# Quickie #17

• Jan 28th 2007, 01:43 PM
Soroban
Quickie #17

If $\displaystyle f(x)\:=\:\ln\left(\frac{1+x}{1-x}\right)$ .for $\displaystyle -1 < x < 1$,

. . express $\displaystyle f\left(\frac{3x+x^3}{1 + 3x^2}\right)$ in terms of $\displaystyle f(x)$.

• Jan 29th 2007, 09:07 AM
topsquark
Quote:

Originally Posted by Soroban

If $\displaystyle f(x)\:=\:\ln\left(\frac{1+x}{1-x}\right)$ .for $\displaystyle -1 < x < 1$,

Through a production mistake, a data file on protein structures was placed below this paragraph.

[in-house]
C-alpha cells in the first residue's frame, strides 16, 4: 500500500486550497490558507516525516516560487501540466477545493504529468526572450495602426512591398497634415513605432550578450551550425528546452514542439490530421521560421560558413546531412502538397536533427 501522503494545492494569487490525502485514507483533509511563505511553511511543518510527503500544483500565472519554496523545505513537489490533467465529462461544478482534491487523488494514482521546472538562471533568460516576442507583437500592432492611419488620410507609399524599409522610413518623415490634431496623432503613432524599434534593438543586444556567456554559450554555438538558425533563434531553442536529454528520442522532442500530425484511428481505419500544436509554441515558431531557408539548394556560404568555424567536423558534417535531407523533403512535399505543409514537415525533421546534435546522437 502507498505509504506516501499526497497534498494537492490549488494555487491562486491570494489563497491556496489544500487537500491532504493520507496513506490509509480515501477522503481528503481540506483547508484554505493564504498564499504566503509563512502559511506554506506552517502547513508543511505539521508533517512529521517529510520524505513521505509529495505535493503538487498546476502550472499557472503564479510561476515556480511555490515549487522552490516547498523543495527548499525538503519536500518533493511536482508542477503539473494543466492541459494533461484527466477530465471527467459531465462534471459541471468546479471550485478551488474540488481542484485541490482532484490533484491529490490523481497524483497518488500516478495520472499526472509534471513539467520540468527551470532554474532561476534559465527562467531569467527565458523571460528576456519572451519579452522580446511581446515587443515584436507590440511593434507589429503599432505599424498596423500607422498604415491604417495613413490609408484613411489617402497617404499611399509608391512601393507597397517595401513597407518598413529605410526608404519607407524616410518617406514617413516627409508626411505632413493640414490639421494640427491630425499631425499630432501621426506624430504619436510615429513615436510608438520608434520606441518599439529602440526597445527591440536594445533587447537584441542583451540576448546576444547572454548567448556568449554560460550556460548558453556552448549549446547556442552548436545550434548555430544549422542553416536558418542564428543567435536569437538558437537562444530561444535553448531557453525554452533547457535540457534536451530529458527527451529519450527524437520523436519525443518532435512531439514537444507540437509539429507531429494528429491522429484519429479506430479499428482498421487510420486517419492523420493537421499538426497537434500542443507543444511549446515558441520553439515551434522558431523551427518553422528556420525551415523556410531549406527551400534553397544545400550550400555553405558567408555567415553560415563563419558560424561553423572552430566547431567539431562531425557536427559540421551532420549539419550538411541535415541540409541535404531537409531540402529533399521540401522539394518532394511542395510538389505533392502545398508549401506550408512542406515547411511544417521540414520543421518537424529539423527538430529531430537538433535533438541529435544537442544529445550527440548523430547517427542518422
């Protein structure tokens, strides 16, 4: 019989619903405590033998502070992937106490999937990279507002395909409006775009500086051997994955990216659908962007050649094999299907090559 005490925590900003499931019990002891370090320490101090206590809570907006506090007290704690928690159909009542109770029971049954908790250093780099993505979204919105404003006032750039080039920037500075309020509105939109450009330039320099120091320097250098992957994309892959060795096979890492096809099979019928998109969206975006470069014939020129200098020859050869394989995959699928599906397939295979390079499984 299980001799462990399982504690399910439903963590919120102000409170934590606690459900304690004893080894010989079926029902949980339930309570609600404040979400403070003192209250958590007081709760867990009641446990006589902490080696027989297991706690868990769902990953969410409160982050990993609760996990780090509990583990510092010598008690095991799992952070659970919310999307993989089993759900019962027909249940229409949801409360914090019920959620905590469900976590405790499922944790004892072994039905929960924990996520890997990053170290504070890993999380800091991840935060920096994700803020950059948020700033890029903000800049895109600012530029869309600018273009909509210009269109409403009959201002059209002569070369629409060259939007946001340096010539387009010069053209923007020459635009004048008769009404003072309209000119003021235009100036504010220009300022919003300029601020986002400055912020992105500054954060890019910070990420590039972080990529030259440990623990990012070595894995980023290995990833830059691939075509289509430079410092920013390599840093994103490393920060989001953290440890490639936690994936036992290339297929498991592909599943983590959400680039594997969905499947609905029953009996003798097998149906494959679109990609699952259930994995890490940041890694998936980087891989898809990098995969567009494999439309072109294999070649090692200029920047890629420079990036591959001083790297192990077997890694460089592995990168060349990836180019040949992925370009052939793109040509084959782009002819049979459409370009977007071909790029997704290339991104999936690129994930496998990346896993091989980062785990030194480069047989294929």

. . express $\displaystyle f\left(\frac{3x+x^3}{1 + 3x^2}\right)$ in terms of $\displaystyle f(x)$.

I don't know if there is a shortcut, but if you simply plug the argument into the f(x) formula you get:
$\displaystyle ln \left ( \frac{ 1 + \frac{3x + x^3}{1 + 3x^2} }{ 1 - \frac{3x + x^3}{1 + 3x^2} } \right )$

With some simplification:
$\displaystyle = ln \left ( \left [ \frac{1 + x}{1 - x} \right ]^3 \right )$

$\displaystyle = 3 ln \left ( \frac{1 + x}{1 - x} \right ) = 3f(x)$

-Dan
• Jan 29th 2007, 01:19 PM
Soroban
Lovely work, Dan!

That is the recommended solution.